I got an email from YouTube today explaining that they are changing the terms of their YouTube Partner Program…

The new baseline is 4,000 hours of watchtime in the past 12 months and 1000 subscribers. According to the analytics for my channel, I have just over 1600 subscribers, but only 184,096 minutes of watchtime (or just over 3000 hours). Not bad for a channel about nothing, but not enough to stay a YouTube Partner.

In case you are interested in such things, YouTube also now has a new version of the Creator Studio. This is the back end console for YouTube that tells you all about your videos and their statistics. It’s still in beta, but definitely worth a look. Check it out. It is still missing lots of features (YouTube audio library, Playlists, Live Streaming) so that makes it a deal breaker for me to permanently change to it right now, but you can always switch back and forth between the old version and the new version.

Now go watch some cat videos.

Lessons in Creative Commons, Part 2

Here’s the follow-up from my last post about the copyright claim that YouTube made on a video I made using a Creative Commons soundtrack. You can read the previous post for the start of the story if you’re interested.

Since then, I’ve had conversations with several people about the issue. One was Jeff Price, the CEO of Audiam. Audiam was listed by YouTube as the entity responsible for policing the claim. Audiam is a service that musicians can use to track the use of their music in YouTube, although I think they also monitor Spotify and a few other streaming services as well. Basically, when a musician signs up to use Audiam’s services they upload a sample of their music which gets passed on to YouTube and fingerprinted. Fingerprinting is a process whereby the track can be compared against existing tracks to see if it matches, thereby identifying the copyright status of the music. If a match is made, YouTube flags it as a copyright violation and that was the problem I was having. It’s all done algorithmically of course, there are no actual people involved in the process, and in principle it’s a great idea.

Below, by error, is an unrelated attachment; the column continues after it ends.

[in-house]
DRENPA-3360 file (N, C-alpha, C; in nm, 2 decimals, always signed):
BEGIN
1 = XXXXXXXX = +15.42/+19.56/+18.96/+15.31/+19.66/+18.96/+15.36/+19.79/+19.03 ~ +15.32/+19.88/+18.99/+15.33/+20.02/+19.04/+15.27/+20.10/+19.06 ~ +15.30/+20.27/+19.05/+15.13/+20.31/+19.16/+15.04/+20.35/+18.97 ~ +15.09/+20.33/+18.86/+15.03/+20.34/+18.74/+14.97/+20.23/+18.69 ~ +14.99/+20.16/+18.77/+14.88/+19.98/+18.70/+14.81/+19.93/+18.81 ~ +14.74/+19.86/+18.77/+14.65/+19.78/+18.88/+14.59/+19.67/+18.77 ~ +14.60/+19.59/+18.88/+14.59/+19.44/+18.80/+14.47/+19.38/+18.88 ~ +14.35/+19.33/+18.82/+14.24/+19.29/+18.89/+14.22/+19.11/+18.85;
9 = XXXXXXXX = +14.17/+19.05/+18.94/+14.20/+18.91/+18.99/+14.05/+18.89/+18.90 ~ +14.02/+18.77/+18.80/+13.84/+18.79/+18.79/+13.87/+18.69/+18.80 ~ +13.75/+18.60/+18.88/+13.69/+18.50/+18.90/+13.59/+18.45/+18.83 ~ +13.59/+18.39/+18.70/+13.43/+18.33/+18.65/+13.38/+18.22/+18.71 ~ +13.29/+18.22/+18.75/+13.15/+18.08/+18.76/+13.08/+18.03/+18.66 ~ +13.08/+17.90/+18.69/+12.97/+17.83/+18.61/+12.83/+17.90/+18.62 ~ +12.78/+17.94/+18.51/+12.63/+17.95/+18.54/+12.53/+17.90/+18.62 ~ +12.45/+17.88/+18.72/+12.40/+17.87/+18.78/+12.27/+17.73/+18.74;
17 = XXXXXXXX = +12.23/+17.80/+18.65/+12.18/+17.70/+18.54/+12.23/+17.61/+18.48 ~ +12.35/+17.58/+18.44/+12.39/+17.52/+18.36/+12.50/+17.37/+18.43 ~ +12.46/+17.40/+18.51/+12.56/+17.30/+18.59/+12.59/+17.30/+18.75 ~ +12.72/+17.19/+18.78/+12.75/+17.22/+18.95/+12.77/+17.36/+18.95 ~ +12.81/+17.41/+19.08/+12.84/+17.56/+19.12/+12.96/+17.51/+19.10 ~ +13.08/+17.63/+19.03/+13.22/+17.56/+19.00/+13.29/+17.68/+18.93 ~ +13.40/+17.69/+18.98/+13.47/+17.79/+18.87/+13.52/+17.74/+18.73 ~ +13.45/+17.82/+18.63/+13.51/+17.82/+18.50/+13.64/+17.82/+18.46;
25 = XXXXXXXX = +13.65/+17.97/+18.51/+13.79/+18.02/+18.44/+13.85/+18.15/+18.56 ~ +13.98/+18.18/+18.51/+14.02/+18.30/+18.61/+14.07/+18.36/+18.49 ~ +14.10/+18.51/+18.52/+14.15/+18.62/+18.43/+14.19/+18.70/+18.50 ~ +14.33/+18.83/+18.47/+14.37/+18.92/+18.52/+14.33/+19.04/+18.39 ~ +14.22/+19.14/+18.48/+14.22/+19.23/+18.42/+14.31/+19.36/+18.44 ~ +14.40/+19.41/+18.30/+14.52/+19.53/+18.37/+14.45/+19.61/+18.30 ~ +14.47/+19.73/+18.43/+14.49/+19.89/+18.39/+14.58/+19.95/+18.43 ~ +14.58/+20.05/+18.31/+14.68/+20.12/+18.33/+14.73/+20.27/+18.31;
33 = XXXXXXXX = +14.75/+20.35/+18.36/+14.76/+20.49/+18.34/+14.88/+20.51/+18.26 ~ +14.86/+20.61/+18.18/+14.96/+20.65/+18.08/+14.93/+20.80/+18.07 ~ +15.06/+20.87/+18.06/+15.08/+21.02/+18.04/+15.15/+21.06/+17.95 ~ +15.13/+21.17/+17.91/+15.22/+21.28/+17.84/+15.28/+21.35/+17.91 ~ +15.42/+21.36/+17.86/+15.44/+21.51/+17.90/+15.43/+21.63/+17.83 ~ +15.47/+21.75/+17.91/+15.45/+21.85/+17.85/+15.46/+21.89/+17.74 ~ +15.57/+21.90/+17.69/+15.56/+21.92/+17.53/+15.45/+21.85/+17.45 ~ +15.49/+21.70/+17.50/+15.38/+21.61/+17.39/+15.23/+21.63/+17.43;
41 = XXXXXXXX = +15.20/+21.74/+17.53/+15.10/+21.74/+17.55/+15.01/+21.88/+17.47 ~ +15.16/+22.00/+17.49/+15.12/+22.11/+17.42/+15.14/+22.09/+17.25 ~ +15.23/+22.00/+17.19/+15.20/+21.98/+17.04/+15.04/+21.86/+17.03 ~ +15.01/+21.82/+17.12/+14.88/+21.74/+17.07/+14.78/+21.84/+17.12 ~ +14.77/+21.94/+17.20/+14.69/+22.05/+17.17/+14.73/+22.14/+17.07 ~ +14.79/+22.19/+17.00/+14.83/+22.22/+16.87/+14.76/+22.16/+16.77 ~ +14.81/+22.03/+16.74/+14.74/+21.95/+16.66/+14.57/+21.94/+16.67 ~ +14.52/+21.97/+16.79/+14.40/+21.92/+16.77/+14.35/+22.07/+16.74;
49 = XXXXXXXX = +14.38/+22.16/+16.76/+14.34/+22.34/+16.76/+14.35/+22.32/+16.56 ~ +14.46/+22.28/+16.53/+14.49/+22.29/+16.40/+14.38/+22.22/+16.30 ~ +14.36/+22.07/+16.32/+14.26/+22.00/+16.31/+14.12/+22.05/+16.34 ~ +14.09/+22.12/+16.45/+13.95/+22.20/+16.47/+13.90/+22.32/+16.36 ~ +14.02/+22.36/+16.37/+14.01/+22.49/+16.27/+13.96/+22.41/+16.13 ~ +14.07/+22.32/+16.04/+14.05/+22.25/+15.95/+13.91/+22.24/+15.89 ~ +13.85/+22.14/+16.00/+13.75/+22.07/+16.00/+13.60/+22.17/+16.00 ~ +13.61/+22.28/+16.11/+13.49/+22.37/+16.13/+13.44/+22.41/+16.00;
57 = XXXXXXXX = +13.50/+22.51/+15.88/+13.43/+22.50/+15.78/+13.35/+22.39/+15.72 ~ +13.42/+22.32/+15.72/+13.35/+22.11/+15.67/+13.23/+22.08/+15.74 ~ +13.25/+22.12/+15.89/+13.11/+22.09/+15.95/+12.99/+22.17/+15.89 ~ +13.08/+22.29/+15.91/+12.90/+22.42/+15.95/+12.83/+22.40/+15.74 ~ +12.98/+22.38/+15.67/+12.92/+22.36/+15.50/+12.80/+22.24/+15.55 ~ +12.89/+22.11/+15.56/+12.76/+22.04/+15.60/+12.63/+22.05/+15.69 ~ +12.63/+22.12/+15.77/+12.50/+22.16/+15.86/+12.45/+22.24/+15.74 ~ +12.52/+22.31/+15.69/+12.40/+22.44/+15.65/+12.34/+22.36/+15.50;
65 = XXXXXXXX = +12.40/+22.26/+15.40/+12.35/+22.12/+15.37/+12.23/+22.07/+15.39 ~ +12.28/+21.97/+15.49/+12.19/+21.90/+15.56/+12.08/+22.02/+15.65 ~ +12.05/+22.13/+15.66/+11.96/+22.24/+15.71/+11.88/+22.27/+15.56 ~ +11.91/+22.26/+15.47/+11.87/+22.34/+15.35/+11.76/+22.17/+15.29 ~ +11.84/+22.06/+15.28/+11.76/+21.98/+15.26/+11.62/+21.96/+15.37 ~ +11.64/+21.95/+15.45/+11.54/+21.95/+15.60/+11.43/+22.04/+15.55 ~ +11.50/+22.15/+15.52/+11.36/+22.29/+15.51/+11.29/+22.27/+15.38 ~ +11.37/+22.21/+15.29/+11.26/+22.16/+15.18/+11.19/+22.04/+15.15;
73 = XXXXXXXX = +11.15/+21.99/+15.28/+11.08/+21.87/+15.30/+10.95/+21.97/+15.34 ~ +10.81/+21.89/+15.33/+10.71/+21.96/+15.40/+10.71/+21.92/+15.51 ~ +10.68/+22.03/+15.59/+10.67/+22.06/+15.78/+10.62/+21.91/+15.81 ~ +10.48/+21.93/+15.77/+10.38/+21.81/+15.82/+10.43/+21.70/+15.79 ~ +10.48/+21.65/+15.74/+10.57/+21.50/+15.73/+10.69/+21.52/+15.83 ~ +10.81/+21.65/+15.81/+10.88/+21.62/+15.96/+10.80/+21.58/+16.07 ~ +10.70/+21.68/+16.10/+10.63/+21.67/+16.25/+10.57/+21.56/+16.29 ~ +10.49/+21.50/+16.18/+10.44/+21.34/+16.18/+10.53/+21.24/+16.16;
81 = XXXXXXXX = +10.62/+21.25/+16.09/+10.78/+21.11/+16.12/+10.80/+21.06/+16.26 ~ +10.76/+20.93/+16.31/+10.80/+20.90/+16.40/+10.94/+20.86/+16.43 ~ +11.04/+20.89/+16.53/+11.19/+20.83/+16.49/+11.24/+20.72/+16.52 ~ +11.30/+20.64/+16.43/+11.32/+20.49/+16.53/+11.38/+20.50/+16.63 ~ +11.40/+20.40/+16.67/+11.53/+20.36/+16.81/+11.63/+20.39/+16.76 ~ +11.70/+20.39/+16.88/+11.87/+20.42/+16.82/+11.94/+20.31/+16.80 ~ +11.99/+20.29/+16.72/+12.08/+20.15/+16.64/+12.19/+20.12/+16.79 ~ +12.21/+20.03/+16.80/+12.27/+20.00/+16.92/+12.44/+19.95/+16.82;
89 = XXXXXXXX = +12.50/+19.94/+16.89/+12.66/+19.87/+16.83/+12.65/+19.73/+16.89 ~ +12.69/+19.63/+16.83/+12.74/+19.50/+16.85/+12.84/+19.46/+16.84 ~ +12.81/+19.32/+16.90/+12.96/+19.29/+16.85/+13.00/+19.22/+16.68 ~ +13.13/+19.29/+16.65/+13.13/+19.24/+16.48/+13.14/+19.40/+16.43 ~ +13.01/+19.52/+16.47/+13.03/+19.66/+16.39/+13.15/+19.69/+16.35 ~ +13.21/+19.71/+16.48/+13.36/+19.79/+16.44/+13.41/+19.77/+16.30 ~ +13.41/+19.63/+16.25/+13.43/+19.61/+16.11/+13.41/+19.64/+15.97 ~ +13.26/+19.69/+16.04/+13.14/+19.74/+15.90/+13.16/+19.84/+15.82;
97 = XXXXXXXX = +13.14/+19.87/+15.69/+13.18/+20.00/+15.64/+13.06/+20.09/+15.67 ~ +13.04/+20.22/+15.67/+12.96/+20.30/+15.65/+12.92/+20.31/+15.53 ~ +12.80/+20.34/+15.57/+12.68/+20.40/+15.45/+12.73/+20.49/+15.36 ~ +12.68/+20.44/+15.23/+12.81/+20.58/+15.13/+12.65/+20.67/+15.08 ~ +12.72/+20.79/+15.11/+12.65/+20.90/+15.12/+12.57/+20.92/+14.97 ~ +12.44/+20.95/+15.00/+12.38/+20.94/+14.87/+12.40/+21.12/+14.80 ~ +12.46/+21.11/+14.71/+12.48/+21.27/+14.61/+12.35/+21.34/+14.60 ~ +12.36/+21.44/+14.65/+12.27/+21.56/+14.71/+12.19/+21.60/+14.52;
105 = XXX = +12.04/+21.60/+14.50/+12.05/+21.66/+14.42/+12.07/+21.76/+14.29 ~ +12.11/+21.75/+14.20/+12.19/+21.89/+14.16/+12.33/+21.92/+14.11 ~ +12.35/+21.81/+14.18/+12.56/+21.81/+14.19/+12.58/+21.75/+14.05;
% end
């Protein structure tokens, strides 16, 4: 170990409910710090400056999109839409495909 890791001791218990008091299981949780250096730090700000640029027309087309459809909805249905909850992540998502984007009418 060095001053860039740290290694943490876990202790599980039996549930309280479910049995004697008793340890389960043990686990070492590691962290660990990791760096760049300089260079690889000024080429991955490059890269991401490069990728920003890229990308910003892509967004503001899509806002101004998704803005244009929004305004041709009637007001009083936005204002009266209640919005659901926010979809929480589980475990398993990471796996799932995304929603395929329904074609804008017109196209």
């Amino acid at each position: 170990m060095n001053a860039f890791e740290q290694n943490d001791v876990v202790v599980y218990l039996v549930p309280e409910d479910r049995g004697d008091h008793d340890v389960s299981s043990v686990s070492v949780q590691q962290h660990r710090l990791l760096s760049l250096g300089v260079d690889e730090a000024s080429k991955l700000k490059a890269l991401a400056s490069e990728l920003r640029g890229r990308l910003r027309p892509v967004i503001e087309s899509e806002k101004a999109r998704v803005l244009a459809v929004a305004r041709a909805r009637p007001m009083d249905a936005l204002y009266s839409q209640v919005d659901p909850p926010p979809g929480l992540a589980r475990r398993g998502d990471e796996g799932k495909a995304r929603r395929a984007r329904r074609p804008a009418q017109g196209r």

My contention was that the track in question was a Creative Commons licensed track and therefore had been incorrectly identified by the system, so I appealed the infringement claim by YouTube/Audiam.

I had a few back and forth exchanges with Jeff Price about the problem. While we probably didn’t quite see eye to eye on everything, overall I thought it was a productive conversation. I was impressed and thankful that Jeff took the time to engage in the debate with me, although in the end, I didn’t feel that anything was really resolved. Basically, Jeff insisted that if I wanted to track to be released from the copyright claim I had to contact the musician and get them to ask Audiam to exempt my use of it. My argument was that a Creative Commons license was designed to avoid the need to do this and that it already grants that permission in advance. Jeff didn’t contradict me on this point, he just insisted that I either buy a license or get an exemption.

The most informative exchange I had was with the actual musician who created the piece, a guy called Enrique Molano. It took a bit of online detective work to find out who was responsible for the track but I eventually connected with Enrique through LinkedIn, where I discussed the issue with him. And that’s where it got interesting…

So here’s the lesson part of the story.

Enrique replied, very nicely, with a link to a support thread from Jamendo that contained the following information…